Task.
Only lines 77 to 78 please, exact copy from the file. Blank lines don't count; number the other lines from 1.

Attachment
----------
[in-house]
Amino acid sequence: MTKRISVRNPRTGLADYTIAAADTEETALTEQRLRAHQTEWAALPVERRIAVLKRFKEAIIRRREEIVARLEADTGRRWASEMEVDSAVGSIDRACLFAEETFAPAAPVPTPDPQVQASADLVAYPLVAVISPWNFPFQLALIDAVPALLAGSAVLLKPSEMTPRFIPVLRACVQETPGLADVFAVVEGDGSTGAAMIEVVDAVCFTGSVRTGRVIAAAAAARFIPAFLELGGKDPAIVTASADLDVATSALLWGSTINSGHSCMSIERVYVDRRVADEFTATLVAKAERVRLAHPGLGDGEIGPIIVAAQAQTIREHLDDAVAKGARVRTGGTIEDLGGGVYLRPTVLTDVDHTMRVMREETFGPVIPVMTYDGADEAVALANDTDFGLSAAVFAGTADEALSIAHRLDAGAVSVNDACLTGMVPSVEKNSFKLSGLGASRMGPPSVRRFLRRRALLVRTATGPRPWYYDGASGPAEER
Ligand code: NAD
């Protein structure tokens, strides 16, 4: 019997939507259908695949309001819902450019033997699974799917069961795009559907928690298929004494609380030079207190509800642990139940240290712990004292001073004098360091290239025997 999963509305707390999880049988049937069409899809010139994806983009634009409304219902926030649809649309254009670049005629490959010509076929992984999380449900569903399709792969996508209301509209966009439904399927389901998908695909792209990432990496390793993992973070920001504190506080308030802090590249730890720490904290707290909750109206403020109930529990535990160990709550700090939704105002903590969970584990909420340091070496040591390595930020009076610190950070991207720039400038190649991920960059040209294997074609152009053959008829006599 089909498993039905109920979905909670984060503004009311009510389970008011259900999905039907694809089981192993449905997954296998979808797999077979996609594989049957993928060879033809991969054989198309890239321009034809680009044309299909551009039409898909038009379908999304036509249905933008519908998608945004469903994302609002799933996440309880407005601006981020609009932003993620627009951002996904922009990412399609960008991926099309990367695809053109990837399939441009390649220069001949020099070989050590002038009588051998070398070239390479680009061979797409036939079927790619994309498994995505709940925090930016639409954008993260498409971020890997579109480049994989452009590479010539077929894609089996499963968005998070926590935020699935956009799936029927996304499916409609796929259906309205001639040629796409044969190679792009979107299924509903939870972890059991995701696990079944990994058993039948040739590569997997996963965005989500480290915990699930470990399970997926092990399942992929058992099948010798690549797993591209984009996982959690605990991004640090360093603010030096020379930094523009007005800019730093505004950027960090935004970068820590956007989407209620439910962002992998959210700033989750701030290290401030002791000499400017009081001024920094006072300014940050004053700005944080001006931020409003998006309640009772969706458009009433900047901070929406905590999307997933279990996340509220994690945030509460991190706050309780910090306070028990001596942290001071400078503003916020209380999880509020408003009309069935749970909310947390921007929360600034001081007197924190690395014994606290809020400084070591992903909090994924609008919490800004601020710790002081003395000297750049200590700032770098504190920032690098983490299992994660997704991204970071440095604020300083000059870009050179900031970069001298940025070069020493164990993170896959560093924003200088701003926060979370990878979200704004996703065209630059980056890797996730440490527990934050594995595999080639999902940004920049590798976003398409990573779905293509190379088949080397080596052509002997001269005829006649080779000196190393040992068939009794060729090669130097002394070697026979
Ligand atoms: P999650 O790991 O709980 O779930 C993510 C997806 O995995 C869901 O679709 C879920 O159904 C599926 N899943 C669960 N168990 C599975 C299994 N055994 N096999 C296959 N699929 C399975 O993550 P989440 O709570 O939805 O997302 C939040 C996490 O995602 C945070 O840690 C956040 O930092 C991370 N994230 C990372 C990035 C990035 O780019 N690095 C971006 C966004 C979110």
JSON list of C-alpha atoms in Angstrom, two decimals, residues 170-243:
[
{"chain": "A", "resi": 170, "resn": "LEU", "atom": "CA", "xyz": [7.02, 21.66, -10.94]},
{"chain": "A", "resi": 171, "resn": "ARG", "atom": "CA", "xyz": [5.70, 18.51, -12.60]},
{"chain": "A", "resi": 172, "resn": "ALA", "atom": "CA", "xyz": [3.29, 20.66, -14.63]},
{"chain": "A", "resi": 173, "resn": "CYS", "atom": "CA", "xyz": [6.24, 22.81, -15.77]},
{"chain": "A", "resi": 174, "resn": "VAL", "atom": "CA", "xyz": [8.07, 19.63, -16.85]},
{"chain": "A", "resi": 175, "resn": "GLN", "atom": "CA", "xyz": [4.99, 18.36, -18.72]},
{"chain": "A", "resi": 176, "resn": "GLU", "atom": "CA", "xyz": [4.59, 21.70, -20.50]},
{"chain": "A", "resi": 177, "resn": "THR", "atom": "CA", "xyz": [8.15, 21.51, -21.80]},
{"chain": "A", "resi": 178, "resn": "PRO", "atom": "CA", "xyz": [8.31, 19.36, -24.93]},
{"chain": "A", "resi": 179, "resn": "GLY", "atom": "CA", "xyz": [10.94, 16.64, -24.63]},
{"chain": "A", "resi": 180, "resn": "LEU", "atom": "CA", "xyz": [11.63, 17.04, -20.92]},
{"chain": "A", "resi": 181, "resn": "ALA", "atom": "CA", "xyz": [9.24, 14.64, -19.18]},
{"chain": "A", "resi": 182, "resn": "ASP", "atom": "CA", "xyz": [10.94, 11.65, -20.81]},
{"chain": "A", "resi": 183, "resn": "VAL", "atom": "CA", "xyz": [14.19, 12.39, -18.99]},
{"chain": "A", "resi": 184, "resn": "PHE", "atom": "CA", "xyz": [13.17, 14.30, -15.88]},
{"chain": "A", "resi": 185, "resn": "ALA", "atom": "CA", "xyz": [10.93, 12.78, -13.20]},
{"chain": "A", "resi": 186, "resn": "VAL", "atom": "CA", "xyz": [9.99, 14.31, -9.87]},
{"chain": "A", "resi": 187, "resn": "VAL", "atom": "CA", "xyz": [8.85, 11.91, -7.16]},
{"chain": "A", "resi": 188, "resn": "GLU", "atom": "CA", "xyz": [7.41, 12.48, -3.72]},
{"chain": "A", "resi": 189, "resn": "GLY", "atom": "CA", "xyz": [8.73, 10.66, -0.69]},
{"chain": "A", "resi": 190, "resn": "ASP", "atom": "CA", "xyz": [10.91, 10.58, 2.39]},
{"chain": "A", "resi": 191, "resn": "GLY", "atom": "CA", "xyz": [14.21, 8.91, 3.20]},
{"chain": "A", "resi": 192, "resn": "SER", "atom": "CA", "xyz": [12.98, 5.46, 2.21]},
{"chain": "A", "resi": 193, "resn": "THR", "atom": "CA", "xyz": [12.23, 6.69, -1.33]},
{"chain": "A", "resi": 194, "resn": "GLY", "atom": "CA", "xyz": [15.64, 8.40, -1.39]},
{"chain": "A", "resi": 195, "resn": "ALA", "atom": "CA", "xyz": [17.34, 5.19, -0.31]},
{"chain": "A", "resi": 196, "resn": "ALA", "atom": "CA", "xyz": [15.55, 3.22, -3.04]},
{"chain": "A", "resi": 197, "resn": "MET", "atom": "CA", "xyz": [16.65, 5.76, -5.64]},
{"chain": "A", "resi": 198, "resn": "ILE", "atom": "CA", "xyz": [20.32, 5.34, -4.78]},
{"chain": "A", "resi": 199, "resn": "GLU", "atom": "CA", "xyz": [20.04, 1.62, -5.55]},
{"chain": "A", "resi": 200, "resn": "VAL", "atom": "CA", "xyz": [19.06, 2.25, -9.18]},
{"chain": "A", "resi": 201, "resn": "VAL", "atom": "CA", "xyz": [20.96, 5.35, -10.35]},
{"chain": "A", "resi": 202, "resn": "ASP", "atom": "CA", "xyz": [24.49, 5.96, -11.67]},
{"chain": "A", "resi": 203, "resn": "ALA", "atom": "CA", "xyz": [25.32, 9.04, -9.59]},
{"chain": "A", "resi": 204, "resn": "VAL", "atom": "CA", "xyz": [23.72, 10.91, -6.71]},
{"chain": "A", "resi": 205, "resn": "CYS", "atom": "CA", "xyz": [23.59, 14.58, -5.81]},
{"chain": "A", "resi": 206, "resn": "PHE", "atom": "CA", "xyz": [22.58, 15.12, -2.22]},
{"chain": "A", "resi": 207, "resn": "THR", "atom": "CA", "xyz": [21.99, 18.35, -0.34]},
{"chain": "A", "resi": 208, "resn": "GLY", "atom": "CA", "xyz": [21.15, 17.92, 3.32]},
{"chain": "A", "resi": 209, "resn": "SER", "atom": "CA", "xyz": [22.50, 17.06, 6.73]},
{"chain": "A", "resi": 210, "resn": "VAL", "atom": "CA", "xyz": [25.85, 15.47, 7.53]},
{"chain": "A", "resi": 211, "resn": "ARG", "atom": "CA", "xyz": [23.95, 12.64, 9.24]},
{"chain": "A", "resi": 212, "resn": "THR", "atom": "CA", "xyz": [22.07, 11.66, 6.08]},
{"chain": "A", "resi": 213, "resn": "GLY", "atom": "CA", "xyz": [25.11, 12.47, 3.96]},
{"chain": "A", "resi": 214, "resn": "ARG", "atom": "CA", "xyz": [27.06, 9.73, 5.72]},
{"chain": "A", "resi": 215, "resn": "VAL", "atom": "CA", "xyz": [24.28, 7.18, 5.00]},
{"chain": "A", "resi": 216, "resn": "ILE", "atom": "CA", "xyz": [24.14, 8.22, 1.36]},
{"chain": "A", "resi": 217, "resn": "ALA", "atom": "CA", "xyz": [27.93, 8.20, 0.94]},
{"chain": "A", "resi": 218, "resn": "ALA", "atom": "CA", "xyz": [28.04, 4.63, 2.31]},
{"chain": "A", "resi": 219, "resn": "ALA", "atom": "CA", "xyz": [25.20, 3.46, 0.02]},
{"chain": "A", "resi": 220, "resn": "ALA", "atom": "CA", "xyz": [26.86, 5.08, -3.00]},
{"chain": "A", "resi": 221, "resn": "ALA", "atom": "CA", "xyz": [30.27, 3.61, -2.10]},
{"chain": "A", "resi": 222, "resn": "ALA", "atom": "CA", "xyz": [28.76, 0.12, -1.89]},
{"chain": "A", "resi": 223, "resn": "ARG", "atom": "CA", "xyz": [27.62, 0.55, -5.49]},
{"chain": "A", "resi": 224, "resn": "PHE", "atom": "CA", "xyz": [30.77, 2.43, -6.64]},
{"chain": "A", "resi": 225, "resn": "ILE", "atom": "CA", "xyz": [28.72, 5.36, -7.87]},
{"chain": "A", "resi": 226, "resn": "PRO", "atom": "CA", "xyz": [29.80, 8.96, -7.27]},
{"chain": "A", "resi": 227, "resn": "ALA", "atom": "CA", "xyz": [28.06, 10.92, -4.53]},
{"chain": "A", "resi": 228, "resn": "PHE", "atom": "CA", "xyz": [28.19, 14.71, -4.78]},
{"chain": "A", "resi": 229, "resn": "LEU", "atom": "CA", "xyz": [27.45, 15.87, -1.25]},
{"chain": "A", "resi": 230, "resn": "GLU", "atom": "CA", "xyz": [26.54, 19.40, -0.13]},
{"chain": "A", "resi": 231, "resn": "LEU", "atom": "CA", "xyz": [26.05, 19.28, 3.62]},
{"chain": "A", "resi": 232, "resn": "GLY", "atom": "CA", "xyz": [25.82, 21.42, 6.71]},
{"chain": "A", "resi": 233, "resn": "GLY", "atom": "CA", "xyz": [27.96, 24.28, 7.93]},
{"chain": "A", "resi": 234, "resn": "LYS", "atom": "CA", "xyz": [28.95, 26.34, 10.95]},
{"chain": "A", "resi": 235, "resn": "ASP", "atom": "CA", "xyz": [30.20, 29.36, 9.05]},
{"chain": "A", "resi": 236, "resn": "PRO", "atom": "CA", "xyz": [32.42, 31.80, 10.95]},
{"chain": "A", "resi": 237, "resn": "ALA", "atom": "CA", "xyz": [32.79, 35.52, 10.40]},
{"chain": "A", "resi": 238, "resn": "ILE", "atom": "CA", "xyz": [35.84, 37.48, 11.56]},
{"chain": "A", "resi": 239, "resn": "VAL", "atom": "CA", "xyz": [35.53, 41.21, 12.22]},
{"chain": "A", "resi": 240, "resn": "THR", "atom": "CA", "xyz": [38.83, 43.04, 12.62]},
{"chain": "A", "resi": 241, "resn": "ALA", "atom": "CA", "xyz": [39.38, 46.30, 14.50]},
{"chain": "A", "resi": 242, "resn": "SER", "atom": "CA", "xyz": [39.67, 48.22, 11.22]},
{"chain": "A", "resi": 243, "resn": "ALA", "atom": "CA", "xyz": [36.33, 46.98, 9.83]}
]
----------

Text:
{"chain": "A", "resi": 239, "resn": "VAL", "atom": "CA", "xyz": [35.53, 41.21, 12.22]},
{"chain": "A", "resi": 240, "resn": "THR", "atom": "CA", "xyz": [38.83, 43.04, 12.62]},